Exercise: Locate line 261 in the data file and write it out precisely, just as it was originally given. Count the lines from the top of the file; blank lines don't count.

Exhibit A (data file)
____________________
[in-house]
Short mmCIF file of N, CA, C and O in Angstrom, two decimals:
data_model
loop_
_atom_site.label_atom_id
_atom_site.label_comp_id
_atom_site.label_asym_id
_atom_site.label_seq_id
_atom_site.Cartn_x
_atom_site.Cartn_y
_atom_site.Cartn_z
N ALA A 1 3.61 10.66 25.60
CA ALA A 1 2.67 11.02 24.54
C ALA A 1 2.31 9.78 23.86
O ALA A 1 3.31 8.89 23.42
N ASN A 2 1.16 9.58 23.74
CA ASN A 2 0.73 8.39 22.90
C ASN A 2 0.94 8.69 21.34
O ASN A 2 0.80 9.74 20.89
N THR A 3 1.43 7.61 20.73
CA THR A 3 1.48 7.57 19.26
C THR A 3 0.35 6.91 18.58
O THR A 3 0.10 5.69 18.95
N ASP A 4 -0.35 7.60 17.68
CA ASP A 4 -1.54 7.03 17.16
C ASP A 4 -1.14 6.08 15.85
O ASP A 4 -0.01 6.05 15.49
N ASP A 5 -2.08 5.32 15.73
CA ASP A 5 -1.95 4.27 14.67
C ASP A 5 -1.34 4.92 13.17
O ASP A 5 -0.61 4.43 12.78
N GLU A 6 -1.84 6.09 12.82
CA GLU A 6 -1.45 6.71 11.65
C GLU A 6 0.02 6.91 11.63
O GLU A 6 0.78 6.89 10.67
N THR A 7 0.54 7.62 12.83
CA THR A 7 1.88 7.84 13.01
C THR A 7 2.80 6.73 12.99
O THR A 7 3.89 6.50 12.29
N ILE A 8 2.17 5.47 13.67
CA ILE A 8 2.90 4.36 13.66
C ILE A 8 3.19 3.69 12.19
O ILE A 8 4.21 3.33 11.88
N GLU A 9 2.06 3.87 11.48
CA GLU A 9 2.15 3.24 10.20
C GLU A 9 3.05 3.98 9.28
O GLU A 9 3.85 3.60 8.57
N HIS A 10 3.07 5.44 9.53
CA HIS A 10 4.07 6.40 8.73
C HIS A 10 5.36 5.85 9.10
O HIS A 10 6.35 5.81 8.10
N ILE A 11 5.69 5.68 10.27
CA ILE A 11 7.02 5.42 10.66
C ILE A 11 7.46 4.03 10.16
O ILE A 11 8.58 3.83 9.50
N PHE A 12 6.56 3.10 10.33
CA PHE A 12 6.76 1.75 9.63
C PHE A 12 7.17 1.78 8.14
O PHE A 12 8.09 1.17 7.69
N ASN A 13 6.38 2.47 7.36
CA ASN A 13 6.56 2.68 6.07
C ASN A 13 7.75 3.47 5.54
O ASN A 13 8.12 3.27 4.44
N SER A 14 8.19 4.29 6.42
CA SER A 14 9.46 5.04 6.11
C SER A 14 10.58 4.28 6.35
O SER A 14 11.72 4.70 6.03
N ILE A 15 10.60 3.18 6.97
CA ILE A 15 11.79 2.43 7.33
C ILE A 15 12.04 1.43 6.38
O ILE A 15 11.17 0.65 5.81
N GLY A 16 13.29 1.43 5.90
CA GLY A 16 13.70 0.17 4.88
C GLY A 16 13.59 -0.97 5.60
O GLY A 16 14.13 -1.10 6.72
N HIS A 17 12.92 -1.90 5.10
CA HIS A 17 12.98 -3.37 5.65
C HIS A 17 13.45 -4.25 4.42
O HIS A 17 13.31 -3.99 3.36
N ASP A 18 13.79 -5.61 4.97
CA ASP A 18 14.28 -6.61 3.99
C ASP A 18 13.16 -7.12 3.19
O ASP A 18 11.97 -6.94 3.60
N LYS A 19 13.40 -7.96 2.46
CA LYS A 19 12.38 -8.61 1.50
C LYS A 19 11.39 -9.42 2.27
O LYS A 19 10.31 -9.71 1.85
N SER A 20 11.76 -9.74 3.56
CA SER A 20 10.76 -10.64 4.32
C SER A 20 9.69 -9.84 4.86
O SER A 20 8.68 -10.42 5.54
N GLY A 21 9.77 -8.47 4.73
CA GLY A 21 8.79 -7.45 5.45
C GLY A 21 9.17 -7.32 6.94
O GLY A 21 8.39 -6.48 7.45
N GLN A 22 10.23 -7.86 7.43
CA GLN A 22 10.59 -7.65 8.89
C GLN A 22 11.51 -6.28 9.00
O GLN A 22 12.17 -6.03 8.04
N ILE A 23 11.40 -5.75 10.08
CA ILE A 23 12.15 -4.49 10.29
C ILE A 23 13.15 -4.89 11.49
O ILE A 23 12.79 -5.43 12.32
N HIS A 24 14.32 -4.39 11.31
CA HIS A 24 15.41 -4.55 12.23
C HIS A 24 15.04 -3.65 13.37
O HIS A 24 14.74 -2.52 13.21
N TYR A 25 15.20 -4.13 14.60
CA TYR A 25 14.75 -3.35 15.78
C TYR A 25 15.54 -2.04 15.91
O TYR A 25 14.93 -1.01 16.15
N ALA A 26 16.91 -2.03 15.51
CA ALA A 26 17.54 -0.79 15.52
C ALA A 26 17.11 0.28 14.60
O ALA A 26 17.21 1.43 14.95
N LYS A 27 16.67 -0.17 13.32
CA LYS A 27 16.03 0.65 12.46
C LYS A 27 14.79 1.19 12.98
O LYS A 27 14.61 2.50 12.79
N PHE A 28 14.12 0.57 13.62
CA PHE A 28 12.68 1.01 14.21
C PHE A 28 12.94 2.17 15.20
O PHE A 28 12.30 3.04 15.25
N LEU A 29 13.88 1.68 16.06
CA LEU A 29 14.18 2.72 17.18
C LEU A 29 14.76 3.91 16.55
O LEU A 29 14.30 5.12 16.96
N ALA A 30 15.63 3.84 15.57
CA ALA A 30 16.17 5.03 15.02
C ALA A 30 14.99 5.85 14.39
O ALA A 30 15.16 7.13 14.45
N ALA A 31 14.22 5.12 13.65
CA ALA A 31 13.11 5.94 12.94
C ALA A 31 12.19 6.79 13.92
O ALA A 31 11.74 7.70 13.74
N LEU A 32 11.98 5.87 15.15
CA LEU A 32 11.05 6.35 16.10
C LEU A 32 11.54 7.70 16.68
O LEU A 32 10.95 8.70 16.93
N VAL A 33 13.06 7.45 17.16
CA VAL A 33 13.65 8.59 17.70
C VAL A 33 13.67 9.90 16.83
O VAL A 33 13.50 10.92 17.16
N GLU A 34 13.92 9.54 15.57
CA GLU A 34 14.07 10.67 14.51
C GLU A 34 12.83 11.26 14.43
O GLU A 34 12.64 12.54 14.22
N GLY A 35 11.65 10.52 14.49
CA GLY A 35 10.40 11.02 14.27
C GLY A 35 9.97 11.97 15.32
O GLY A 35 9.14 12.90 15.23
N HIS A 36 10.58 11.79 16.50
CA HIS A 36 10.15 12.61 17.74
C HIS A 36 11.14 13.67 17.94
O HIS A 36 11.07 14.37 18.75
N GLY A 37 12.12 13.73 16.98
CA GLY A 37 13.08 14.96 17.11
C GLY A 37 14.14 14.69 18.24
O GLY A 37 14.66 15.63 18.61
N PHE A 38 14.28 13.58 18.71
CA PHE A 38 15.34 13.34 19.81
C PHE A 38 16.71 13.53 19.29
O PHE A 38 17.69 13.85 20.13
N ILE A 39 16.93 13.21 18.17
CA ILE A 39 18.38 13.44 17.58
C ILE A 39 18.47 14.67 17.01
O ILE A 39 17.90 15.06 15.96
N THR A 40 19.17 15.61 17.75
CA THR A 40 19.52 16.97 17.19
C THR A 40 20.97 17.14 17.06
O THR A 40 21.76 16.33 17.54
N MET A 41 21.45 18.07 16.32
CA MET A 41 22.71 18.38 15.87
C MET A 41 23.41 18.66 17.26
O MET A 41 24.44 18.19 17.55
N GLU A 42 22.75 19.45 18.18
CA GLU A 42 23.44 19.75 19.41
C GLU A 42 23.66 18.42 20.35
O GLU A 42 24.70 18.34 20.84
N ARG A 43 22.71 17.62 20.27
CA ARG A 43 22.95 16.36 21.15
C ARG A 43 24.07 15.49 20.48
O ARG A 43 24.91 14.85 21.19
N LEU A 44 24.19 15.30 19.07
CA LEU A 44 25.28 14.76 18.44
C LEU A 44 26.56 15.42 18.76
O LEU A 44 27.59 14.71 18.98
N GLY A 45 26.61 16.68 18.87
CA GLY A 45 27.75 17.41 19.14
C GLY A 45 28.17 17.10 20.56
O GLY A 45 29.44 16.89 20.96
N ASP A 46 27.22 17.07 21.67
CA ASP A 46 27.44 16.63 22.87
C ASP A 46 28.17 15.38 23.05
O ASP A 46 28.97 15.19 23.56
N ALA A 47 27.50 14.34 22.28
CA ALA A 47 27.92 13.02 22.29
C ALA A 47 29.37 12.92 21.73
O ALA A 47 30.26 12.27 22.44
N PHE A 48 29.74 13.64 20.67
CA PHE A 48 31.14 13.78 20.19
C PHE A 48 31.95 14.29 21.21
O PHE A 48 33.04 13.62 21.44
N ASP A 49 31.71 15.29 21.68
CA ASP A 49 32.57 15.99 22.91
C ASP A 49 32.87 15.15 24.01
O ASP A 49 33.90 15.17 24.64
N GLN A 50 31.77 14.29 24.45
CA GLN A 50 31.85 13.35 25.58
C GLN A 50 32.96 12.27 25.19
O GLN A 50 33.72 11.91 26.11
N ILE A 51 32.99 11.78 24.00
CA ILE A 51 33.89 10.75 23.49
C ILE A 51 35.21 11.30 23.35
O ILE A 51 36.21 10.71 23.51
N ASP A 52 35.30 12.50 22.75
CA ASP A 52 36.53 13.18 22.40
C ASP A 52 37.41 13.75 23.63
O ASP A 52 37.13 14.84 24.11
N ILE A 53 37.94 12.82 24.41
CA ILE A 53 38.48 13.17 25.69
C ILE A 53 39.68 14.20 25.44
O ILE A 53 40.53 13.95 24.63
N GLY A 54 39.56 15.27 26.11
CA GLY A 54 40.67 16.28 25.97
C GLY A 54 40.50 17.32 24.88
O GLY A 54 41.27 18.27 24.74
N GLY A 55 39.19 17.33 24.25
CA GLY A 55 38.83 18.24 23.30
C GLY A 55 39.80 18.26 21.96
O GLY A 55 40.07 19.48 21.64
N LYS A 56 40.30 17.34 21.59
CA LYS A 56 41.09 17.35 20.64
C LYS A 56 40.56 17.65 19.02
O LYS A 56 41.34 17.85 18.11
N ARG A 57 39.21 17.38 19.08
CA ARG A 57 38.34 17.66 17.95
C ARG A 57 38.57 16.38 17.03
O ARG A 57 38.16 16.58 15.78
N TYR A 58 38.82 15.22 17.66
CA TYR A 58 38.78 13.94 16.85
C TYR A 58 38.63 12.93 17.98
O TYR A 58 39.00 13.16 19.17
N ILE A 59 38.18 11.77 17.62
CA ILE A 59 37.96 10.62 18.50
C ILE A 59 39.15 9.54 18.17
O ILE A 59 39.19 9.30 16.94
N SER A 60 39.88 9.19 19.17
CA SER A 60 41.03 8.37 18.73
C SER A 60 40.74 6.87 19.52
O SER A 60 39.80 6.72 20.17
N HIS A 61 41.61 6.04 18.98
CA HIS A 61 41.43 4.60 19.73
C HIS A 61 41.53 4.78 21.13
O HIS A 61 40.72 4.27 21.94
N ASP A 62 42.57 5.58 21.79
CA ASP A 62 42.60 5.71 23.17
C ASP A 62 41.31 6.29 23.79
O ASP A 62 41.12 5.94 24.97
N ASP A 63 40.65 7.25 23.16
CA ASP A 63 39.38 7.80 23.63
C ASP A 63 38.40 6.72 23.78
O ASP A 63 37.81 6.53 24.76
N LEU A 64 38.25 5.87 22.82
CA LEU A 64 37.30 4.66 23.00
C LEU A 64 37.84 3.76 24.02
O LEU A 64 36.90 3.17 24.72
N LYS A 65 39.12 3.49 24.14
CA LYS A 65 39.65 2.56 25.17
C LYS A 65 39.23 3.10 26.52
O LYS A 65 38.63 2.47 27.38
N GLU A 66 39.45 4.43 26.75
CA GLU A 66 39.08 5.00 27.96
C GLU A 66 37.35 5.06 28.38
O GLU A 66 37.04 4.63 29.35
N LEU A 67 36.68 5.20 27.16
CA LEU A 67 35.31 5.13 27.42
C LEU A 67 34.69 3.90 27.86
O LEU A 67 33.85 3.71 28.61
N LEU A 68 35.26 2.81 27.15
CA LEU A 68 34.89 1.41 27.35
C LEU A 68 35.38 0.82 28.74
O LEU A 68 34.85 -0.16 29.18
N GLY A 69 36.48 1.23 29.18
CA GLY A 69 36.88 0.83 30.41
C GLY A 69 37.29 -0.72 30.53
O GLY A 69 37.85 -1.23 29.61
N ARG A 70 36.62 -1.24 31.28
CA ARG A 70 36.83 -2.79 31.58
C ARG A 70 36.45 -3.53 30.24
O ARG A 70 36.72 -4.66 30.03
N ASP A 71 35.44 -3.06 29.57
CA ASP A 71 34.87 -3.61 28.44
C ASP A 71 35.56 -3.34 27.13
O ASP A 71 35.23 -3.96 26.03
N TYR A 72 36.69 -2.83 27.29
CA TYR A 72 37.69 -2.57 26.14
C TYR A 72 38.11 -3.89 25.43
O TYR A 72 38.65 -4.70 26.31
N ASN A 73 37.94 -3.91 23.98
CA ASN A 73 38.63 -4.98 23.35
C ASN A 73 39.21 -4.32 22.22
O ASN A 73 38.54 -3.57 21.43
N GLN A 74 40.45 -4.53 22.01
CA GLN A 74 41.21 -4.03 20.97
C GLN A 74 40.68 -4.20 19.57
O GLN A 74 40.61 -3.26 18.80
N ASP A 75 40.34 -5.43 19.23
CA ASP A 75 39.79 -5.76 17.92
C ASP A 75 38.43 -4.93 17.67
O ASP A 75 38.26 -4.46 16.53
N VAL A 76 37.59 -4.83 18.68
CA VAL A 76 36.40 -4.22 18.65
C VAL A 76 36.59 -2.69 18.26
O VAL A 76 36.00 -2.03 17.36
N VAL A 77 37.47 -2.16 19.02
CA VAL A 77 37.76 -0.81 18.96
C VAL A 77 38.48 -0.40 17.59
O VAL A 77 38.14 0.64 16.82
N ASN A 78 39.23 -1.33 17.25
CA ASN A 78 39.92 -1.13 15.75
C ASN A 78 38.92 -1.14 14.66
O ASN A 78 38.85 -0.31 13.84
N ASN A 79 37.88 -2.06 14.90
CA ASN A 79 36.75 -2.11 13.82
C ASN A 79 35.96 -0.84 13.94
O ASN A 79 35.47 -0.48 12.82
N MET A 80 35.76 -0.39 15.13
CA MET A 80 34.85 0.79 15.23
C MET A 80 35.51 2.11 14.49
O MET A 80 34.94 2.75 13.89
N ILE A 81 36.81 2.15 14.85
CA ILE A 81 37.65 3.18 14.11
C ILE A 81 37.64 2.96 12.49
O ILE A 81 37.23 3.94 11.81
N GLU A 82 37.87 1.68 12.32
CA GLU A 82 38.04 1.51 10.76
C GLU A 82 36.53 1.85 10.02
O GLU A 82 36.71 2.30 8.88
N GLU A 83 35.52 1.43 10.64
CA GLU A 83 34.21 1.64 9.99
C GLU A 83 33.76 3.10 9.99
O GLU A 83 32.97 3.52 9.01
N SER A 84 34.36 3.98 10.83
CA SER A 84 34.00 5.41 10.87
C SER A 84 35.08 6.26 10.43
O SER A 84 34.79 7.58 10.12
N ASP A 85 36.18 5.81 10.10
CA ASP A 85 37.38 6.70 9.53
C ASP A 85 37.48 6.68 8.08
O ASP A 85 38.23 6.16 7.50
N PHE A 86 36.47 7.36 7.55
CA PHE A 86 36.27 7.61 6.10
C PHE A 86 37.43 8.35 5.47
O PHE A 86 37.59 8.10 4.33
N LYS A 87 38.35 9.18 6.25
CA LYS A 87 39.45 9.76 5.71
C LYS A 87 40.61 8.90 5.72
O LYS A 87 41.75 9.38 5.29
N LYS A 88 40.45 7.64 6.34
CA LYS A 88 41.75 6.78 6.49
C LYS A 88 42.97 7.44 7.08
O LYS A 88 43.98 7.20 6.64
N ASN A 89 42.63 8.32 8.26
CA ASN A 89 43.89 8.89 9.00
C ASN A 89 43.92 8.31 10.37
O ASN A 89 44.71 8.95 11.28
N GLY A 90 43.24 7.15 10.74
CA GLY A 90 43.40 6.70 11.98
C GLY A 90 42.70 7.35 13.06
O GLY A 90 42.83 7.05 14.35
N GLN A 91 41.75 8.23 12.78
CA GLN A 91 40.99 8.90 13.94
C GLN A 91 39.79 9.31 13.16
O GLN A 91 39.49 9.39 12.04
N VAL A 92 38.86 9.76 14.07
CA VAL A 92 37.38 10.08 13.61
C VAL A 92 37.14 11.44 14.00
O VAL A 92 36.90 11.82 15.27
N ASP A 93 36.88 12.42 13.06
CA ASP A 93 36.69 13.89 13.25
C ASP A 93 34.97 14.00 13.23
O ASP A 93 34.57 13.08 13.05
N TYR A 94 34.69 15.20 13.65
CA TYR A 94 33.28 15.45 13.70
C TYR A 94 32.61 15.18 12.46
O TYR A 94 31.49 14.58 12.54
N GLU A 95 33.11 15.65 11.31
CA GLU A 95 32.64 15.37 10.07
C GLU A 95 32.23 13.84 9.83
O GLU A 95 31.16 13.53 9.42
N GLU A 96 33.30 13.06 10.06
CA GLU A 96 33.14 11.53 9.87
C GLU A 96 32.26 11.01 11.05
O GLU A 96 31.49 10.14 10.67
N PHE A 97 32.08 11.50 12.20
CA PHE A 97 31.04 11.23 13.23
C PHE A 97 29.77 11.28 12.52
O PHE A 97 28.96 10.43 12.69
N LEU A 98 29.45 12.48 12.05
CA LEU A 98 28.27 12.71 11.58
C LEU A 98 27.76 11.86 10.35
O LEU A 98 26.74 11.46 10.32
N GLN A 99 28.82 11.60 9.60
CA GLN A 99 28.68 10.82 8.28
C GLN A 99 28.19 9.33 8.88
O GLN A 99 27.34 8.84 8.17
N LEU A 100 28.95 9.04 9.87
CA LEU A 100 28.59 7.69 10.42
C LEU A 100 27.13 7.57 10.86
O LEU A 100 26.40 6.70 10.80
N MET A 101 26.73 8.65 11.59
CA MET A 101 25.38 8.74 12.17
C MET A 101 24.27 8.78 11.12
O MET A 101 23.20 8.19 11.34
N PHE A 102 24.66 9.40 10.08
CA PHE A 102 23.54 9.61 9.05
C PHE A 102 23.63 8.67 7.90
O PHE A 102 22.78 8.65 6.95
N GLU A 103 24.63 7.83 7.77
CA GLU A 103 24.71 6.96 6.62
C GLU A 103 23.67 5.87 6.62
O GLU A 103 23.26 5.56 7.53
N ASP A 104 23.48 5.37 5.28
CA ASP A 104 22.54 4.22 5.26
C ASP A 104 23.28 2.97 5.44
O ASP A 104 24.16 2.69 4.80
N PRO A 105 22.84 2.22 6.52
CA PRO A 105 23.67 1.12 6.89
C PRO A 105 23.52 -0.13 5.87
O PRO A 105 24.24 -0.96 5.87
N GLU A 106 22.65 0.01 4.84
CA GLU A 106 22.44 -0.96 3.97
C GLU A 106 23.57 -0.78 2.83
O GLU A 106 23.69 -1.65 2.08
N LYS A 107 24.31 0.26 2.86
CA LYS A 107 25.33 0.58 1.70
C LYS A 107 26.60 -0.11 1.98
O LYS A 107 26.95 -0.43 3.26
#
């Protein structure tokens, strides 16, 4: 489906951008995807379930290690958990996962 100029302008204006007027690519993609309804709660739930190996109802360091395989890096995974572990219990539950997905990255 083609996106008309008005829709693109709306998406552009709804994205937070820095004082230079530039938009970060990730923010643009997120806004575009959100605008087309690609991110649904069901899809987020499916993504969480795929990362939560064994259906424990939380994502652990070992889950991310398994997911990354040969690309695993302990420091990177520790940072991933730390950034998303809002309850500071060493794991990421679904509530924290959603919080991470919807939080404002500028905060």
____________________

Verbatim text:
CA ASP A 63 39.38 7.80 23.63